Cooper Flagg is your typical teenager in many ways, but his exploits on the basketball court are well beyond the norm.
Hailing from Newport, Maine, the 15-year-old Flagg is good at a lot of things: fishing, hunting, and spirited cornhole games. He just finished driver’s education and is “really good” behind the wheel, according to his mother.
Basketball, though, is where Flagg shines brightest. ESPN ranks him the No. 3 overall high school player in the Class of 2025, and Flagg just made the USA Basketball Under-17 national team.
“I just think of myself as a regular kid, not trying to do too much and just live my life the best I can,” Flagg said. “The last year has been really fun and uplifting … it’s all love from everyone in Maine.”
The 6-foot-8-inch Flagg always stood out on the basketball court, but over the past year his profile exploded. That’s because the evaluation process for basketball prospects begins in earnest during the high school freshman year, according to Adam Finkelstein, director of scouting at 247 Sports and college basketball insider at CBS Sports.
“I prefer to wait as long as possible to rank young players,” Finkelstein said. “Having said that, I think it’s pretty well-established that there are four players in that class that have managed to distinguish themselves thus far. It’s him, Cameron Boozer, Koa Peat, and Bryson Tiller.”
Flanked by his twin brother, Ace, and older brother, Hunter, a senior, Flagg dominated Maine high school hoops as a freshman, leading the Nokomis Regional High School team to its first state championship this past winter.
Save for a tight loss in the second game of the season — which his team later avenged in the Maine Class A North final — Flagg led his team to 20 wins, capping the season by scoring 22 of his team’s 43 points and hauling in 16 rebounds in a low-scoring state championship battle.
“Winning the state championship was something that was really important to us, my dream growing up,” Flagg said. “The community was there for us all the time, and it was a thrill to go out and perform for them.”
His profile exploded on the national scale as the honors — and the offers — started to roll in.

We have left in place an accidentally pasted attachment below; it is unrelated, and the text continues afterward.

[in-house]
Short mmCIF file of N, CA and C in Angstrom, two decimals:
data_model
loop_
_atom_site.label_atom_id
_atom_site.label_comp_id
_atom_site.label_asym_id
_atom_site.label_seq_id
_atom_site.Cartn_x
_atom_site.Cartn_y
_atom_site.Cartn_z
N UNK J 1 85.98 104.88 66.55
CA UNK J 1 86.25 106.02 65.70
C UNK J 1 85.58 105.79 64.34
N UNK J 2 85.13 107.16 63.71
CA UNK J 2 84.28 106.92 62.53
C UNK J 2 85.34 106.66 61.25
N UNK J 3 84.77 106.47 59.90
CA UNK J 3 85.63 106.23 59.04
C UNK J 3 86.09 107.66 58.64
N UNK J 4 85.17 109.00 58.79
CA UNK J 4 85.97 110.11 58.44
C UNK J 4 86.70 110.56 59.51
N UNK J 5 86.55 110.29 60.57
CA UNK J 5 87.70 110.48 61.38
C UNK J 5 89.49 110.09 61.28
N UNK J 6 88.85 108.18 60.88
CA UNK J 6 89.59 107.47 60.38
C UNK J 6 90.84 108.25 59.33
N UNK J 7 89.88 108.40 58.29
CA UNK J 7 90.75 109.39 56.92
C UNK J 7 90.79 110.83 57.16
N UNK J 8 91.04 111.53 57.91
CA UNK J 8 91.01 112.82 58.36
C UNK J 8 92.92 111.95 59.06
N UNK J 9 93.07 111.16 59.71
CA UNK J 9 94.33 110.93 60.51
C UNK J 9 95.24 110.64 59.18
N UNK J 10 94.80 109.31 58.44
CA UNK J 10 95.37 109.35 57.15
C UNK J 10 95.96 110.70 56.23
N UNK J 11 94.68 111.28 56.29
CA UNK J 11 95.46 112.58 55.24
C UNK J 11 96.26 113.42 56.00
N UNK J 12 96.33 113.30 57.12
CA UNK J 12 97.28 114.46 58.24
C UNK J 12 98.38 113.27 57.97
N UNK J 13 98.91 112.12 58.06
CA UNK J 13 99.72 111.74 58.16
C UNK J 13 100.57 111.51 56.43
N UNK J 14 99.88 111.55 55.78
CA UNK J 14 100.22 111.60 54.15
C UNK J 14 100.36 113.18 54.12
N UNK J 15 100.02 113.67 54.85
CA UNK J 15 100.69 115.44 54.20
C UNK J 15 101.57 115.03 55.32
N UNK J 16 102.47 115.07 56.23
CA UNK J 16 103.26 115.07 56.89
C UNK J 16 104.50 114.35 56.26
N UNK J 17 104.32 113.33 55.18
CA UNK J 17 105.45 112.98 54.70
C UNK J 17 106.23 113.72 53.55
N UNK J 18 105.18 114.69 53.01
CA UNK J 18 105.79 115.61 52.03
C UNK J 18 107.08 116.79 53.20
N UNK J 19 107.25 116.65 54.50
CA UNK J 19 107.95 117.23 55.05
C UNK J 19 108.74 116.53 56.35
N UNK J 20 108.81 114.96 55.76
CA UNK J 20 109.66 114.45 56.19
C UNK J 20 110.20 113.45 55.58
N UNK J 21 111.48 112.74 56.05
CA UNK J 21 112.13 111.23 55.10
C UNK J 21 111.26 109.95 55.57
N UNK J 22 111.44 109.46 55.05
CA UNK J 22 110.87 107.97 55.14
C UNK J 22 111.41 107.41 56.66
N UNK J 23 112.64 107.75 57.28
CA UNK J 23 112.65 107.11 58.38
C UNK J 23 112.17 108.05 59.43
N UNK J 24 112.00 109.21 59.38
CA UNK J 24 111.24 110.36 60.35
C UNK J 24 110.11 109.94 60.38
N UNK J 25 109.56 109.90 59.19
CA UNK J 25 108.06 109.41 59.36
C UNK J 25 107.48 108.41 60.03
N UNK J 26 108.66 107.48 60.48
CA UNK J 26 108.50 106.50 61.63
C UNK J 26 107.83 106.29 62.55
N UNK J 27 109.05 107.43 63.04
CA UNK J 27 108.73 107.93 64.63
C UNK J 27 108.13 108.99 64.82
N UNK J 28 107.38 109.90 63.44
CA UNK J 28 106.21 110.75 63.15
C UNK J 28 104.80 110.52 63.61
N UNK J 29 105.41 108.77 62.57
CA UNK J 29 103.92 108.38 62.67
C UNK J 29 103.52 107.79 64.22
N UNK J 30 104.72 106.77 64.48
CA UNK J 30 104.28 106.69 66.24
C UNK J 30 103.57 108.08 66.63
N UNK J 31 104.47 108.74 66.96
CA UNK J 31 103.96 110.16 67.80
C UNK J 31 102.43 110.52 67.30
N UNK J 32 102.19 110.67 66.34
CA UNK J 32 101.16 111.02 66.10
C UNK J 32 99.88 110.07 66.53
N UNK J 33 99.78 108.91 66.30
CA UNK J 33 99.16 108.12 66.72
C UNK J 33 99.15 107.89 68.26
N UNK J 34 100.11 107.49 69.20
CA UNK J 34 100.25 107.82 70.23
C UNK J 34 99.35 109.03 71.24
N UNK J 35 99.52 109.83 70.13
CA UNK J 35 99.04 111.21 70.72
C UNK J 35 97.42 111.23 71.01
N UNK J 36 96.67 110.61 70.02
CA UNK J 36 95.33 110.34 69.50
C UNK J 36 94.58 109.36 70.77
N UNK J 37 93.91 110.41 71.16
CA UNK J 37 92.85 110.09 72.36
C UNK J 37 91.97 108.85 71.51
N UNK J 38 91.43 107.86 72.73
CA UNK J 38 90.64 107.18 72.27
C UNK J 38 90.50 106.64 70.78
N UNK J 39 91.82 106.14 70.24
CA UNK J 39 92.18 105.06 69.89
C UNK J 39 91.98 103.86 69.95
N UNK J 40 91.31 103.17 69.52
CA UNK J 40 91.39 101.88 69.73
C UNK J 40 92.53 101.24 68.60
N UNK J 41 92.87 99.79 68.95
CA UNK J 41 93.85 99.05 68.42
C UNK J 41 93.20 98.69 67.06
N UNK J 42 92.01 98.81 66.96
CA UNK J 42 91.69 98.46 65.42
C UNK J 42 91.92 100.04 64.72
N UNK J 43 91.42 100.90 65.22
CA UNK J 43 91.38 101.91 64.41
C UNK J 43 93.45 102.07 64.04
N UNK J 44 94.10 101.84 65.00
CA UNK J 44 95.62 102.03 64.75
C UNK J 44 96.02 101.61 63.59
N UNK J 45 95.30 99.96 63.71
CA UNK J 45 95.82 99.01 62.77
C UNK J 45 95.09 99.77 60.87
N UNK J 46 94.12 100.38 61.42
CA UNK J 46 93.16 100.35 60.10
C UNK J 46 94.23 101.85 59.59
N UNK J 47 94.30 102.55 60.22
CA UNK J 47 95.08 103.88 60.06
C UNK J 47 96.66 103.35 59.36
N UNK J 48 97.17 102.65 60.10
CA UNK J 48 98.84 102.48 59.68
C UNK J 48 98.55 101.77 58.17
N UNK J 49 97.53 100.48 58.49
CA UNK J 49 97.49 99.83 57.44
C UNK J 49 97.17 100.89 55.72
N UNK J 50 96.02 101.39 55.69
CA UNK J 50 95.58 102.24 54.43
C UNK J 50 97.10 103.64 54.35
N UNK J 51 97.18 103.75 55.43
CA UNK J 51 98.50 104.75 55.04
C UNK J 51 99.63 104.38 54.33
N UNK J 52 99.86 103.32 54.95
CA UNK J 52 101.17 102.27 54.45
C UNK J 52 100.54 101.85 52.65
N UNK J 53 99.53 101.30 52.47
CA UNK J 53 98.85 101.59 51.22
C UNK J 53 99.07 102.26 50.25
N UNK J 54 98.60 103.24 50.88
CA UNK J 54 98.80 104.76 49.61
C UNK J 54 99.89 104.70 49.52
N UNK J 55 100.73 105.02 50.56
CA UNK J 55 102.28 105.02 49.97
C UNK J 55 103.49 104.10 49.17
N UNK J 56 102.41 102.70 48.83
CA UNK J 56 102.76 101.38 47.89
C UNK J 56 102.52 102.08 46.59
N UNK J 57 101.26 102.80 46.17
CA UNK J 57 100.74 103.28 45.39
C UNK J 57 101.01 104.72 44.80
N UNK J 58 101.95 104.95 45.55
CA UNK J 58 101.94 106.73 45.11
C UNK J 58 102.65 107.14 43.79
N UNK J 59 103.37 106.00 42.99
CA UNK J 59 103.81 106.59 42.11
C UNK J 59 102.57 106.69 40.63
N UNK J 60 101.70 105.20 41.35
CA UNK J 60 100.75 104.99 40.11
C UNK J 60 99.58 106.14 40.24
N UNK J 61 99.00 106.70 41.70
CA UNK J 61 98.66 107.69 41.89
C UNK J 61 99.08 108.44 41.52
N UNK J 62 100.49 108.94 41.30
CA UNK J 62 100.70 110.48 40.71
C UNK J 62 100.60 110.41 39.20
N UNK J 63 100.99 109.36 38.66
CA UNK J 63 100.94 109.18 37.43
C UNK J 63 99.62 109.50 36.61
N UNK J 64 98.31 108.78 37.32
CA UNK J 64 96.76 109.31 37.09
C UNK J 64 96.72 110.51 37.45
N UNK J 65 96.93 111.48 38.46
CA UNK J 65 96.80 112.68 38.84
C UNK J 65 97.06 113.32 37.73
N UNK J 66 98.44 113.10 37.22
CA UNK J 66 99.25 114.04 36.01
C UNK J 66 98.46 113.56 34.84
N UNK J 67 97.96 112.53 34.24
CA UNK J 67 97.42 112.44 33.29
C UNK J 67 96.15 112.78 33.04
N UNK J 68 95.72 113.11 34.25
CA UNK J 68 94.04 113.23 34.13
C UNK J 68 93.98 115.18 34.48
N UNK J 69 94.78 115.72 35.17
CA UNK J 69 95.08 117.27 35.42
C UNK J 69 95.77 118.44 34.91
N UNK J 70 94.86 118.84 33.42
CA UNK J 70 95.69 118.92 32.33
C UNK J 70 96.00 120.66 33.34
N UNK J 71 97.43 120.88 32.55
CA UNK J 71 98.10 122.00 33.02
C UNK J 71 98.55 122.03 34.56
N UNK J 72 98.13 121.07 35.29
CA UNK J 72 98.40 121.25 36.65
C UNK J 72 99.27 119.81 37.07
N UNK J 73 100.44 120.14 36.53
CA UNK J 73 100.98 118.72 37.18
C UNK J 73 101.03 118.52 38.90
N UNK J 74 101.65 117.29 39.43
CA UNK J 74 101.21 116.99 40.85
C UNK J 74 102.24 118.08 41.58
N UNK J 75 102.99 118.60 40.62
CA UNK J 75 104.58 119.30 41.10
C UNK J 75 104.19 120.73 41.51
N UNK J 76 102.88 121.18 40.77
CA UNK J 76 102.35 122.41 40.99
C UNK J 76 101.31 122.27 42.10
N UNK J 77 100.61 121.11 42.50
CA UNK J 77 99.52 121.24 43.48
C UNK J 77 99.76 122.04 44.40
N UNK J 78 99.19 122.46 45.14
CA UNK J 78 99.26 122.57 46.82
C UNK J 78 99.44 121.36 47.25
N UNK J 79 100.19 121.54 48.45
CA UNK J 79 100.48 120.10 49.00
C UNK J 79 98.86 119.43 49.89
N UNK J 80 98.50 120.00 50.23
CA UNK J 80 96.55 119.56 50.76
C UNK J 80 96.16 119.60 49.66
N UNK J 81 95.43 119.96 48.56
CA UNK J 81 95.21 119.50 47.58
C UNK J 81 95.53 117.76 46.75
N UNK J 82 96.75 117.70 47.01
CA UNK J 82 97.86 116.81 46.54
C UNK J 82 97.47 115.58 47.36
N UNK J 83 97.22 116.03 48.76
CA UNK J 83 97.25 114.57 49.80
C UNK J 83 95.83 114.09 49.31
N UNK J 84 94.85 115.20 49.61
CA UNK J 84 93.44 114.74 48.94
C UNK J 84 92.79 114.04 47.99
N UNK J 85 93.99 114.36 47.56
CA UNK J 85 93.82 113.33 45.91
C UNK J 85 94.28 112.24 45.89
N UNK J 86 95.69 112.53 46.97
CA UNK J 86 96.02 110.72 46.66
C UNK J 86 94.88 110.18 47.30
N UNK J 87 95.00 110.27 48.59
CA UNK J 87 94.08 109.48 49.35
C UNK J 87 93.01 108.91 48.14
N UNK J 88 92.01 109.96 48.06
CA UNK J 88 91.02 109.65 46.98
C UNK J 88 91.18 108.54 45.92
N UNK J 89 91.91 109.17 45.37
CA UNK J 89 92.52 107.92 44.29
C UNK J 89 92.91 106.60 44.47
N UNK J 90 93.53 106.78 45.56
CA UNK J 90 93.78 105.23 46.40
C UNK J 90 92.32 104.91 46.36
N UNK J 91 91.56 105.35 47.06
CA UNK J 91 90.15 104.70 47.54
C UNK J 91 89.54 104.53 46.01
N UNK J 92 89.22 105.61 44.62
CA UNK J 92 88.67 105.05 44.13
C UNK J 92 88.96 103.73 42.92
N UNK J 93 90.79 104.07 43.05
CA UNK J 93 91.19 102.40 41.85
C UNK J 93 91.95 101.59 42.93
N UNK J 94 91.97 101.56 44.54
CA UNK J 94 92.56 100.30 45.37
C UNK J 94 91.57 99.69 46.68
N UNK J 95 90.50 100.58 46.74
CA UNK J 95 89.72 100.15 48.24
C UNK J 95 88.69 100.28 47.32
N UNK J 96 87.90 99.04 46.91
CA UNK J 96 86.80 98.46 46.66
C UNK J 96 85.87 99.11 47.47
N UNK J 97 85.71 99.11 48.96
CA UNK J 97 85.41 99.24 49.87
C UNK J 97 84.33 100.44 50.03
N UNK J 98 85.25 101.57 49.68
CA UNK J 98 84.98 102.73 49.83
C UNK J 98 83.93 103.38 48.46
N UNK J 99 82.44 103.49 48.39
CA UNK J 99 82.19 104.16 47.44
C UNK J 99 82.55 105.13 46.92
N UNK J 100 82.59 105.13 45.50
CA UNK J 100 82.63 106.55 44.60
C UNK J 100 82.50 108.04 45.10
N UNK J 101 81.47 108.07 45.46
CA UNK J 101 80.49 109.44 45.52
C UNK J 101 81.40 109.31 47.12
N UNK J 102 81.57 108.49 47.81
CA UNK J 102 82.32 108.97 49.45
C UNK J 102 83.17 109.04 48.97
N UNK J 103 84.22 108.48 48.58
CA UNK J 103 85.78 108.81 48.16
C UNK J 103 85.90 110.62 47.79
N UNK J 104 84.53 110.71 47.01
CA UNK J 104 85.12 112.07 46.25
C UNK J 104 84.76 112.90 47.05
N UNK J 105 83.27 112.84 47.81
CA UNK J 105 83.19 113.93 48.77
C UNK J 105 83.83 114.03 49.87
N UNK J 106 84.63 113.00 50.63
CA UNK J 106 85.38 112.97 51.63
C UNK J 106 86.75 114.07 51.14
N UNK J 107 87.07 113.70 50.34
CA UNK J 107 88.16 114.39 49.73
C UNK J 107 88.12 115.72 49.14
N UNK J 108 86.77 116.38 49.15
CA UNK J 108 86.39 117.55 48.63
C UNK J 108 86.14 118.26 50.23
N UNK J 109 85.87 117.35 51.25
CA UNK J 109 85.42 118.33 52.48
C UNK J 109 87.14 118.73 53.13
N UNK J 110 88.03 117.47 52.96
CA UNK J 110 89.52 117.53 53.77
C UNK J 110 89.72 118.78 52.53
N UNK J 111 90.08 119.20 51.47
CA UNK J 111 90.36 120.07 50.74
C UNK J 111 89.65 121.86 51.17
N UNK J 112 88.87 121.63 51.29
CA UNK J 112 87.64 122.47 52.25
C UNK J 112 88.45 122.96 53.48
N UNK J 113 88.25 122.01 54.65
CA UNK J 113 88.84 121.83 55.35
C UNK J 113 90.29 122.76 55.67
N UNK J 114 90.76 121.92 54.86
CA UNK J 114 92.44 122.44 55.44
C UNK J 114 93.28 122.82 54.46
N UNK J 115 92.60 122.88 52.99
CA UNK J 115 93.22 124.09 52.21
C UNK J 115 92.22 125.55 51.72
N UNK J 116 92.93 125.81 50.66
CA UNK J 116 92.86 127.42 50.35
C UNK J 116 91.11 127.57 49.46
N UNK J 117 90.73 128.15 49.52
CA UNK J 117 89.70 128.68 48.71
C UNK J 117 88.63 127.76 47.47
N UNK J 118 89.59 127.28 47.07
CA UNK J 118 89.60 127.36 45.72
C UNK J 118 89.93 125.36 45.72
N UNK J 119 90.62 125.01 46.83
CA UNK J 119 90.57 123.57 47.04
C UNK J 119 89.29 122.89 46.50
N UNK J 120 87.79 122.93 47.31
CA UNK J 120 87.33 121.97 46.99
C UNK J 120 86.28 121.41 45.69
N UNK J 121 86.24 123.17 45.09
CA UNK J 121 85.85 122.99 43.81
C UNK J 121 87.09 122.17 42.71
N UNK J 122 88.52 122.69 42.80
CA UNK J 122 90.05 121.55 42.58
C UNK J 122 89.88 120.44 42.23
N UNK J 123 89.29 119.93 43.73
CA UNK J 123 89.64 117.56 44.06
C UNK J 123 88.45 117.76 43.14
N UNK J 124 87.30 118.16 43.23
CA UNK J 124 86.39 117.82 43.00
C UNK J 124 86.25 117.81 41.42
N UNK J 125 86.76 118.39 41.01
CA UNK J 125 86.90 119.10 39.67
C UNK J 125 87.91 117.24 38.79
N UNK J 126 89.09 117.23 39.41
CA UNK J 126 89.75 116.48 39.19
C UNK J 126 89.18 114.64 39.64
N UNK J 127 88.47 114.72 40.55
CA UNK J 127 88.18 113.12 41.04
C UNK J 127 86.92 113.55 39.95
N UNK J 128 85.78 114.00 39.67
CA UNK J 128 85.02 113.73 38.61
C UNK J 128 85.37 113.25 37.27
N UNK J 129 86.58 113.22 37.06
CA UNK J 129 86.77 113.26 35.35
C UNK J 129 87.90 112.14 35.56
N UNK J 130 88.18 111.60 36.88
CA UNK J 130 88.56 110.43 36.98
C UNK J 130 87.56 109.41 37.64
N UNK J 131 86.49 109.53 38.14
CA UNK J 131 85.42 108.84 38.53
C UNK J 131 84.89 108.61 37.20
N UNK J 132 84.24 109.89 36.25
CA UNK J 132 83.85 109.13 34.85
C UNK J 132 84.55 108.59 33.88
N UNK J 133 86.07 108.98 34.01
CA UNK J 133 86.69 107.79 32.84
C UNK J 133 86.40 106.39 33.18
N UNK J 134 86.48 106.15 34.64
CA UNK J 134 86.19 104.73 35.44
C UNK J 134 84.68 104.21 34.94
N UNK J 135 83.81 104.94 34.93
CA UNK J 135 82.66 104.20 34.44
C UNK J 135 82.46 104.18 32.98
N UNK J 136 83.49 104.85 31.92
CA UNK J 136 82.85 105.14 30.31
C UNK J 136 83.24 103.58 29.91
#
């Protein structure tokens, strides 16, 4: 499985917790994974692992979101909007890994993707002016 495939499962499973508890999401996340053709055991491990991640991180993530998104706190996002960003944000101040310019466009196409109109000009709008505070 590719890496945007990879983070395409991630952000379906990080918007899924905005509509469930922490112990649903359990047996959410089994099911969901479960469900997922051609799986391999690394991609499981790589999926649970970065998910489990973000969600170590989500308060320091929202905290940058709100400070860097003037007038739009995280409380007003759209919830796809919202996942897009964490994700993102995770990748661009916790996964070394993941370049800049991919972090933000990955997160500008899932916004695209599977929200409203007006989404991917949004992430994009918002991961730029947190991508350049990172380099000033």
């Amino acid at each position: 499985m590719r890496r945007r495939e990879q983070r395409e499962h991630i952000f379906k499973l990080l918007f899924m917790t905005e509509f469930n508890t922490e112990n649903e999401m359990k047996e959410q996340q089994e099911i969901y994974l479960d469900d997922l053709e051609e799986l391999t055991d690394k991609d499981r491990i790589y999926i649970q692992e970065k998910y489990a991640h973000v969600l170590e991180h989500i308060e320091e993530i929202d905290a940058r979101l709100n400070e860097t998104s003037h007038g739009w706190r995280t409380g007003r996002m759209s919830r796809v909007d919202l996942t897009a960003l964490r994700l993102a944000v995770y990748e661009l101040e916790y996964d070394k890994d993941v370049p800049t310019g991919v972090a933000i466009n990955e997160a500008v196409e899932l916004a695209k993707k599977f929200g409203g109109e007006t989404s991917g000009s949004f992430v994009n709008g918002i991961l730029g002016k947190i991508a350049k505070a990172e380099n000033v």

Shortly after the high school season ended, Flagg picked up the state’s Gatorade Boys’ Basketball Player of the Year award, the first freshman to win it in the state. ESPN ranked Flagg the No. 3 overall player in his class, and powerhouses such as Duke, UCLA, and Michigan offered him scholarships following strong performances with his Maine United AAU team.
Flagg and Maine United dominated in the middle school MADE Hoops circuit. That got Maine United on the Nike circuit, the top amateur league, this spring. It was 7-1 through late June, losing only to a team that had the twin sons of former NBA veteran Carlos Boozer, who are ranked Nos. 1 and 24 in the Class of 2025.
“People knew he was good, but he’s taken it to another level,” said Maine United coach Andy Bedard. “He’s giving nationally ranked kids the business, working them. With that came the confidence, and that drive propelled him.”
According to Sean Ford, USA Basketball men’s national team director, the national program caught wind of Flagg through former Celtic Brian Scalabrine. Flagg had been invited to play in Scalabrine’s high-level pickup games in Boston, and the two formed a bond. Scalabrine was in attendance at Nokomis’s state championship victory.
After an impressive showing at a USA Basketball minicamp in April, Flagg earned a spot on the USA Basketball U17 team and a trip to the FIBA U17 World Cup in Spain, which runs through Sunday, after a strong performance at a five-day training camp at the US Olympic & Paralympic center in Colorado Springs.
“I’m telling you, there were a lot of really good players who weren’t selected as a finalist, and he’s done some things to separate himself,” Ford said. “He’s really coachable and constantly trying to learn and get better.”
Through Team USA’s first three games at the U17 World Cup, all wins, Flagg is averaging 8 points, 8.7 rebounds, 1.7 assists, 2.7 blocks and 1.3 steals in a little less than 17 minutes per game. The rebounding and block numbers rank in the top eight of the tournament, which began the Round of 16 on Wednesday.
Come fall, both Cooper and Ace (who is 6-7) will attend Montverde Academy near Orlando. Montverde’s alumni include top-five NBA picks Scottie Barnes, RJ Barrett, Cade Cunningham, and Joel Embiid.
“Coming from Maine, you don’t see this,” said Paul Biancardi, ESPN’s national recruiting director and an East Boston native. “He’s got the complete package right now that he needs to continue to grow, develop, and improve.”
Does the NBA cross his mind?
“That’s the end goal, one of my biggest dreams,” Flagg said. “But I just take things day by day, just constantly trying to get better.”